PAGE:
So, you’re in the market for a capable, full-size sport-utility vehicle, and you’ve winnowed your choices down to the Jeep Wagoneer and GMC’s Yukon Denali. What to do, what to do …. It’s a fair question since these two rigs pair nicely against each other. With that said, let us look at these two beasts: the Jeep Wagoneer versus the GMC Yukon Denali.
2022 Jeep Wagoneer
The Wagoneer, an all-new full-size Jeep for the 2022 model year, is widely viewed as a bargain Grand Wagoneer, which is very much a compliment. However, the new Wagoneer is just fine in its own right, what with all the features and luxe it offers. Rivals include Cadillac’s Escalade, the Lincoln Navigator, and yes, the GMC Yukon Denali, which we focus on here.
Based on the Ram 1500, the Wagoneer has three rows and can comfortably seat eight. The base model is propelled by a 5.7-liter 8-cylinder gas engine that produces 392 horses and a notable 404 pound-feet of torque. Its towing capacity of 10,000 pounds is especially commendable.
The ride’s interior is solidly upscale and features plenteous leather and other high-end touchpoints, plus an available 12-inch reconfigurable Uconnect 5 infotainment screen. As for the drive, the Jeep gets off the mark briskly and shifts very butter-like. In all, the adjectives “smooth” and “quiet” readily come to mind. Off-road, the Wagoneer more than upholds the brand’s rep, aided by a variety of traction control settings.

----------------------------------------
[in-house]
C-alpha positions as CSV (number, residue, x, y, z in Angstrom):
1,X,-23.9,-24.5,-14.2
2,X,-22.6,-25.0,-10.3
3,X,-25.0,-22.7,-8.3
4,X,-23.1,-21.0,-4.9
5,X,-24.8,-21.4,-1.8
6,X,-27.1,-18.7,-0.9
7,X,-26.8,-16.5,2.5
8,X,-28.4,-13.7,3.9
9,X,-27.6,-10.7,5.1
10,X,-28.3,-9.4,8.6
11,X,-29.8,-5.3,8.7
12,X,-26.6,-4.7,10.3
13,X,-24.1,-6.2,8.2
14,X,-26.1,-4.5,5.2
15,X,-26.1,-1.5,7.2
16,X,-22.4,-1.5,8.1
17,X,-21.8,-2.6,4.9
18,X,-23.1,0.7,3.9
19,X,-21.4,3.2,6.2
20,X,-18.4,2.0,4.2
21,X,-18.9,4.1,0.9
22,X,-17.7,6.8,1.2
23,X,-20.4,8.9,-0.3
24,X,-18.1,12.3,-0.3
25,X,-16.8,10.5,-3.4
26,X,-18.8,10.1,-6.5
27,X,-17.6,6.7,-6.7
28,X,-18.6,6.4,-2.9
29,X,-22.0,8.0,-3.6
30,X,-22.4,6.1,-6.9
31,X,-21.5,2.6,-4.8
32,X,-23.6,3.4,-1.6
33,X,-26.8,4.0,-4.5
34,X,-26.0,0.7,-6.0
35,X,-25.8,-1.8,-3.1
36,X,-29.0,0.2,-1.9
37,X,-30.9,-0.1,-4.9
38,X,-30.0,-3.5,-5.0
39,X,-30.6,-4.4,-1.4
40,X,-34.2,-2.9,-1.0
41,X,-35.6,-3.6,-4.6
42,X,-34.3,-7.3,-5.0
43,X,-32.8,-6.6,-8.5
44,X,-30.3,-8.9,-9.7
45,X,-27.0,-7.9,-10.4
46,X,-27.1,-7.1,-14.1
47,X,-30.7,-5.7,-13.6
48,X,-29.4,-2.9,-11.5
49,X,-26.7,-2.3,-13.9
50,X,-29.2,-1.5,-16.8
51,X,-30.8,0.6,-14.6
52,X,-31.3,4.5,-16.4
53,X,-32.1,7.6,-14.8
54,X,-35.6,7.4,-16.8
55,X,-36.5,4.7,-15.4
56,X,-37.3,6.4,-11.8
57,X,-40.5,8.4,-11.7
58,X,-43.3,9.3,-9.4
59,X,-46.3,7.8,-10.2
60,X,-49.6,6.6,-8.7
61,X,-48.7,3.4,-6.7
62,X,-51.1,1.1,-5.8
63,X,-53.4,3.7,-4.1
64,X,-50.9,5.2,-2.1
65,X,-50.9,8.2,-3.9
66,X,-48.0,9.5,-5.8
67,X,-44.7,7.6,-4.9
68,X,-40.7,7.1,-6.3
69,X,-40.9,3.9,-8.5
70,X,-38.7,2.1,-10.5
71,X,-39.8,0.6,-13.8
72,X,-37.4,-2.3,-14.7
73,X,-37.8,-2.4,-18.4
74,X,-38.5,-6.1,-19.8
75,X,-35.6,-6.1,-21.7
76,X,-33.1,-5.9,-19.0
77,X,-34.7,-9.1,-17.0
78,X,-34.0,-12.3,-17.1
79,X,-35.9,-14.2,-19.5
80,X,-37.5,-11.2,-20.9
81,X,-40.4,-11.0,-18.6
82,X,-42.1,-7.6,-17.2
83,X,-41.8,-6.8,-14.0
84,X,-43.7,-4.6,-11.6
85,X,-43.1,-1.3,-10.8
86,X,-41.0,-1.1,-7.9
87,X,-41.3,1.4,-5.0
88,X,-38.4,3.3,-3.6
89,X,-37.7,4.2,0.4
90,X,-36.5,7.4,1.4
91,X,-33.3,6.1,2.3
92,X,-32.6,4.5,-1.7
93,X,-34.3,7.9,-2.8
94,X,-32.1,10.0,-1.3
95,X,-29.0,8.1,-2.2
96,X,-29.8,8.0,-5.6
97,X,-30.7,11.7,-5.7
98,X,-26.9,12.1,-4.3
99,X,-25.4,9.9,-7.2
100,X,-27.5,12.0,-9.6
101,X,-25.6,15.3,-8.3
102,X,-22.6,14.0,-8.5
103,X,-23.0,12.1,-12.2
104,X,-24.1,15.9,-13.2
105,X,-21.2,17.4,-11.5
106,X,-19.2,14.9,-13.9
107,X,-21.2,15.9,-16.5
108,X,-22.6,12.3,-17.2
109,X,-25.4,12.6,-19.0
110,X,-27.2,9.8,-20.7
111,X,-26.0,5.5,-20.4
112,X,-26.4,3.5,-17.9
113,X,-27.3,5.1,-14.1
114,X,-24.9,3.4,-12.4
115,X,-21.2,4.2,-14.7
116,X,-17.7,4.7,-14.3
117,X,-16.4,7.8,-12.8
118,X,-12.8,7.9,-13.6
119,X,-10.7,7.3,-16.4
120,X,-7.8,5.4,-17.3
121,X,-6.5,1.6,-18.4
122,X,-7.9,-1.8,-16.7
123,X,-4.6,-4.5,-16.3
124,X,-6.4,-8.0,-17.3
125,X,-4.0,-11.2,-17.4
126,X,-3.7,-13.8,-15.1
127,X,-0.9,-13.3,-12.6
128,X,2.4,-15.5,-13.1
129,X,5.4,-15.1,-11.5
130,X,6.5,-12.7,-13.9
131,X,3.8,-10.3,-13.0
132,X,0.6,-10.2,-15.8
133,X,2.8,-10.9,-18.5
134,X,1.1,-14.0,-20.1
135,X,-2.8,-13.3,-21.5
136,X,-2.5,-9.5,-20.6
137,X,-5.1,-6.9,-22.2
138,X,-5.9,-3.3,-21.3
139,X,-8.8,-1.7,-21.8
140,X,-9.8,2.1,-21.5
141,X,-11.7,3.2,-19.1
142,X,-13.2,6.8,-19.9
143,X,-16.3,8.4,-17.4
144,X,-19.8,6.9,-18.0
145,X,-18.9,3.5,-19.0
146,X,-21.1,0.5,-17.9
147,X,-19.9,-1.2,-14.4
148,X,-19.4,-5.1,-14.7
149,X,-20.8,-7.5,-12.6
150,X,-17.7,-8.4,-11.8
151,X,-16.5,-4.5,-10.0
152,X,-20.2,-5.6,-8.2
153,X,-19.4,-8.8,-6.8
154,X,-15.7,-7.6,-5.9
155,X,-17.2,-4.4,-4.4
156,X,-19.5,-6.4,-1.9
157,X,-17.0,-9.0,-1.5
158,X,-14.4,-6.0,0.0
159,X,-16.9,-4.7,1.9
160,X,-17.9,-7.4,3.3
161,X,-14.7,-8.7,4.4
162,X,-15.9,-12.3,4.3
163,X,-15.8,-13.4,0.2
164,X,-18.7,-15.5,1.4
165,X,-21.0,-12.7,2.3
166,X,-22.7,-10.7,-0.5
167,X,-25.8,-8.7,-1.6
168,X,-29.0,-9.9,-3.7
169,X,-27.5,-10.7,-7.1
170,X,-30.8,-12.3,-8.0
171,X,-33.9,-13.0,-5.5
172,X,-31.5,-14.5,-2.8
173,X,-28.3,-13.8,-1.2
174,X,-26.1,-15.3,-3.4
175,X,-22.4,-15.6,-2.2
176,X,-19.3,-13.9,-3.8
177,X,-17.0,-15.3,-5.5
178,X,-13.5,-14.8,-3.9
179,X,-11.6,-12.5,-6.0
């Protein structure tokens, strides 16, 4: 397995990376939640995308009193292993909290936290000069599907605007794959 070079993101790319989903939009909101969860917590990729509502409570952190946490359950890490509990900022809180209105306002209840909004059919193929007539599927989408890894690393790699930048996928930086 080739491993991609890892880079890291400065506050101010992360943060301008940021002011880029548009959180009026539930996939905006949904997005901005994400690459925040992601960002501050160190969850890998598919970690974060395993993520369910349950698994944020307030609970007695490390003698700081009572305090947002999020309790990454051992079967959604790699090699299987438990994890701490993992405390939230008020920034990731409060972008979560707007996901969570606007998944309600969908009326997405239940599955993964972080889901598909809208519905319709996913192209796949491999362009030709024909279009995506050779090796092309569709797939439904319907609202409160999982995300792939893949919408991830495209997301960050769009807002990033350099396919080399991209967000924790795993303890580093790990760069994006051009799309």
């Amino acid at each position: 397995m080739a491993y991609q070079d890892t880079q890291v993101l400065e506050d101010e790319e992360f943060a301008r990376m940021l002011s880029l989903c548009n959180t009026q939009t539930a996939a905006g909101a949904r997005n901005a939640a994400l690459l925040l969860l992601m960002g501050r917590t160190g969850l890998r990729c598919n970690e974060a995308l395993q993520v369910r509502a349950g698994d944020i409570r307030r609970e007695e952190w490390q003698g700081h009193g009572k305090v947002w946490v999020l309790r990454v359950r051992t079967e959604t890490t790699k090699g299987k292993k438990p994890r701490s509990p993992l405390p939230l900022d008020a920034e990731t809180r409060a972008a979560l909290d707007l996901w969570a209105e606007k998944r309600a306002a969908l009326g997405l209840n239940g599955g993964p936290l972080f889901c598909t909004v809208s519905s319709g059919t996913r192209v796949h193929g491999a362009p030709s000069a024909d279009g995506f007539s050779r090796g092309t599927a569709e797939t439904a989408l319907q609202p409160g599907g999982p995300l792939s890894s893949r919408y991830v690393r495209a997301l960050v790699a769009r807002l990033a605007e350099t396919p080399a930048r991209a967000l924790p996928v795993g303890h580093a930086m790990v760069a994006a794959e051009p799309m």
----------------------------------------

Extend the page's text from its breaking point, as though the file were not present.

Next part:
In all, with the new Wagoneer, you get formidable engines, roomy second and third rows, and exquisite towing ability.
2022 GMC Yukon Denali
No slouch, Yukon’s Denali is a premium vehicle that offers an array of powerplants, including a 420-horsepower V8 that’s new for this year. The big and beefy SUV also offers lots of cargo hold, 2WD and 4WD configurations, plus adult-friendly rear seating.
If you want, you can get the Yukon with rear-wheel-drive only, and the 5.3-liter V8 is the standard powerplant on most trims. Yes, GMC’s engines offer relatively better fuel economy, but the Yukon’s towing rating lags Wagoneer’s.
The Denali trim offers as standard two captain’s chairs in the second row, lowering the potential passenger count to seven. The Denali also comes with a special dashboard design that features wood trim plus standout front seats. Drive-wise, the Denali offers a standard Magnetic Ride Control adaptive air suspension that keeps body roll at bay.
Yukon highlights include an affordable base RWD trim, relatively good fuel economy, and a selection of engines.
A Glance at Stats
Let’s look at some basic statistics for the Wagoneer and Yukon:
The Jeep Wagoneer starts at $58,995, while the Yukon’s base sticker is $54,000. Jeep seats seven or eight, Yukon – between seven and nine. On the powerplant front, Wagoneer gets a 5.7-liter or 6.4-liter V8, versus a 3.0-liter turbocharged diesel, 5.3-liter V8, or 6.2-liter V8 for the Yukon.
Then you have a towing capacity of up to 10,000 pounds for the Wagoneer and as much as 8,400 pounds for the GMC. The Jeep has horsepower choices of 392 and 471, verses 355, 420, and 277 for Yukon. Pound-feet of torque numbers are 404 and 455 for the Wagoneer, and 383 and 460 for the GMC. The Wagoneer gets an eight-speed transmission; the Yukon’s tranny is a 10-speed. Jeep’s drivetrain is four-wheel drive; the Yukon offers rear-wheel and four-wheel options.
Further, Jeep’s curb weight is 2,808 kg, versus 2,515 kg for the Yukon. The wheelbase comes out to 3,124 mm for the Wagoneer; 3,071 mm for the GMC. Widths are 2,124 for the Jeep as opposed to 2,057 for the Yukon. Height-wise, it’s 1,921 mm versus 1,943 mm. Front-row headroom is 1,049 for the Jeep Wagoneer and 1,074 for the GMC Yukon.
When it comes to Jeep Wagoneer vs. GMC Yukon Denali, it’s admittedly close. However, the Yukon’s rear seating and cargo space are not as laudable as Jeep’s. Despite the wider variety of engines that Yukon offers, along with more competitive pricing, we simply must go with the Wagoneer for its towing capacity, interior space, and sublime off-road chops.